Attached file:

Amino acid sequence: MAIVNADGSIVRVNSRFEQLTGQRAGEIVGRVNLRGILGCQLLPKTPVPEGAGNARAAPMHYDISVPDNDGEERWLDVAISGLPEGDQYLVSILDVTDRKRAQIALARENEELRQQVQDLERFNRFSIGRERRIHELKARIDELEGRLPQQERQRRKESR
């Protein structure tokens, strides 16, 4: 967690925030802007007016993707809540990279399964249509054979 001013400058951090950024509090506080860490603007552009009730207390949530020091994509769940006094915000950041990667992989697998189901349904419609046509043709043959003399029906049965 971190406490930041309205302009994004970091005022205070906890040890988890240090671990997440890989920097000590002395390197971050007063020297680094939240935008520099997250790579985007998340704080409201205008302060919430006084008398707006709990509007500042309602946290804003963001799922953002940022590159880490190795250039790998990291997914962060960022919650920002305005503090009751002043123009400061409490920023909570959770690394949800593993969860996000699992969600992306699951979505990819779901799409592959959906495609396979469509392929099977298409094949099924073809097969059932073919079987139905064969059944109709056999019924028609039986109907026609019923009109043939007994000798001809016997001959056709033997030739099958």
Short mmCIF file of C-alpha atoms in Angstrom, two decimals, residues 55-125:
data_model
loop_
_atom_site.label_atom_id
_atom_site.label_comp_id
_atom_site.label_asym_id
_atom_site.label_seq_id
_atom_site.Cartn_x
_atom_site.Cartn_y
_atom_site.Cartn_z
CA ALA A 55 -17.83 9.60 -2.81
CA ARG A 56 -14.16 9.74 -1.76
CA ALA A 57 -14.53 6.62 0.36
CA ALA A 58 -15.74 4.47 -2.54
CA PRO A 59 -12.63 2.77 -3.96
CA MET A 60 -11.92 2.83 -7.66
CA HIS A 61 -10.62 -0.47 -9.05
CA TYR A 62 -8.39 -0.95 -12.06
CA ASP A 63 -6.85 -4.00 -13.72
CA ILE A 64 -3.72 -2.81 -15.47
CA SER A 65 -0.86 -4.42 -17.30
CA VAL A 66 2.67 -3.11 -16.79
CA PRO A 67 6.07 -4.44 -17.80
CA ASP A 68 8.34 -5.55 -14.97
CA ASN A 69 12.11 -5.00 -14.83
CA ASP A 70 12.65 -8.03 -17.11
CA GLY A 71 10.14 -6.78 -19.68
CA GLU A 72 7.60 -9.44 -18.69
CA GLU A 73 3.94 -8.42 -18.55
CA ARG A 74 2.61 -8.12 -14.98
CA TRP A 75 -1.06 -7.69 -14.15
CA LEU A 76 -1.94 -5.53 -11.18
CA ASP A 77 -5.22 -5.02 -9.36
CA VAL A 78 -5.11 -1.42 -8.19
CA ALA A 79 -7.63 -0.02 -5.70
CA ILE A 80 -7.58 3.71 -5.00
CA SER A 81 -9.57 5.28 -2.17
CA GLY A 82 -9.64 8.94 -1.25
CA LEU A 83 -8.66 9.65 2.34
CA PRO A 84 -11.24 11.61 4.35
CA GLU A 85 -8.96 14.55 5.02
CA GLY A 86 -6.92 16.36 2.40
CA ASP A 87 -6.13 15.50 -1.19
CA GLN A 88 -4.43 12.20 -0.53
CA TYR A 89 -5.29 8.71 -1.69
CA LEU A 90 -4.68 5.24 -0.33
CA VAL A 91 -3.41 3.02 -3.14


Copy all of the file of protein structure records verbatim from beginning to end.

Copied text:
Amino acid sequence: MAIVNADGSIVRVNSRFEQLTGQRAGEIVGRVNLRGILGCQLLPKTPVPEGAGNARAAPMHYDISVPDNDGEERWLDVAISGLPEGDQYLVSILDVTDRKRAQIALARENEELRQQVQDLERFNRFSIGRERRIHELKARIDELEGRLPQQERQRRKESR
């Protein structure tokens, strides 16, 4: 967690925030802007007016993707809540990279399964249509054979 001013400058951090950024509090506080860490603007552009009730207390949530020091994509769940006094915000950041990667992989697998189901349904419609046509043709043959003399029906049965 971190406490930041309205302009994004970091005022205070906890040890988890240090671990997440890989920097000590002395390197971050007063020297680094939240935008520099997250790579985007998340704080409201205008302060919430006084008398707006709990509007500042309602946290804003963001799922953002940022590159880490190795250039790998990291997914962060960022919650920002305005503090009751002043123009400061409490920023909570959770690394949800593993969860996000699992969600992306699951979505990819779901799409592959959906495609396979469509392929099977298409094949099924073809097969059932073919079987139905064969059944109709056999019924028609039986109907026609019923009109043939007994000798001809016997001959056709033997030739099958």
Short mmCIF file of C-alpha atoms in Angstrom, two decimals, residues 55-125:
data_model
loop_
_atom_site.label_atom_id
_atom_site.label_comp_id
_atom_site.label_asym_id
_atom_site.label_seq_id
_atom_site.Cartn_x
_atom_site.Cartn_y
_atom_site.Cartn_z
CA ALA A 55 -17.83 9.60 -2.81
CA ARG A 56 -14.16 9.74 -1.76
CA ALA A 57 -14.53 6.62 0.36
CA ALA A 58 -15.74 4.47 -2.54
CA PRO A 59 -12.63 2.77 -3.96
CA MET A 60 -11.92 2.83 -7.66
CA HIS A 61 -10.62 -0.47 -9.05
CA TYR A 62 -8.39 -0.95 -12.06
CA ASP A 63 -6.85 -4.00 -13.72
CA ILE A 64 -3.72 -2.81 -15.47
CA SER A 65 -0.86 -4.42 -17.30
CA VAL A 66 2.67 -3.11 -16.79
CA PRO A 67 6.07 -4.44 -17.80
CA ASP A 68 8.34 -5.55 -14.97
CA ASN A 69 12.11 -5.00 -14.83
CA ASP A 70 12.65 -8.03 -17.11
CA GLY A 71 10.14 -6.78 -19.68
CA GLU A 72 7.60 -9.44 -18.69
CA GLU A 73 3.94 -8.42 -18.55
CA ARG A 74 2.61 -8.12 -14.98
CA TRP A 75 -1.06 -7.69 -14.15
CA LEU A 76 -1.94 -5.53 -11.18
CA ASP A 77 -5.22 -5.02 -9.36
CA VAL A 78 -5.11 -1.42 -8.19
CA ALA A 79 -7.63 -0.02 -5.70
CA ILE A 80 -7.58 3.71 -5.00
CA SER A 81 -9.57 5.28 -2.17
CA GLY A 82 -9.64 8.94 -1.25
CA LEU A 83 -8.66 9.65 2.34
CA PRO A 84 -11.24 11.61 4.35
CA GLU A 85 -8.96 14.55 5.02
CA GLY A 86 -6.92 16.36 2.40
CA ASP A 87 -6.13 15.50 -1.19
CA GLN A 88 -4.43 12.20 -0.53
CA TYR A 89 -5.29 8.71 -1.69
CA LEU A 90 -4.68 5.24 -0.33
CA VAL A 91 -3.41 3.02 -3.14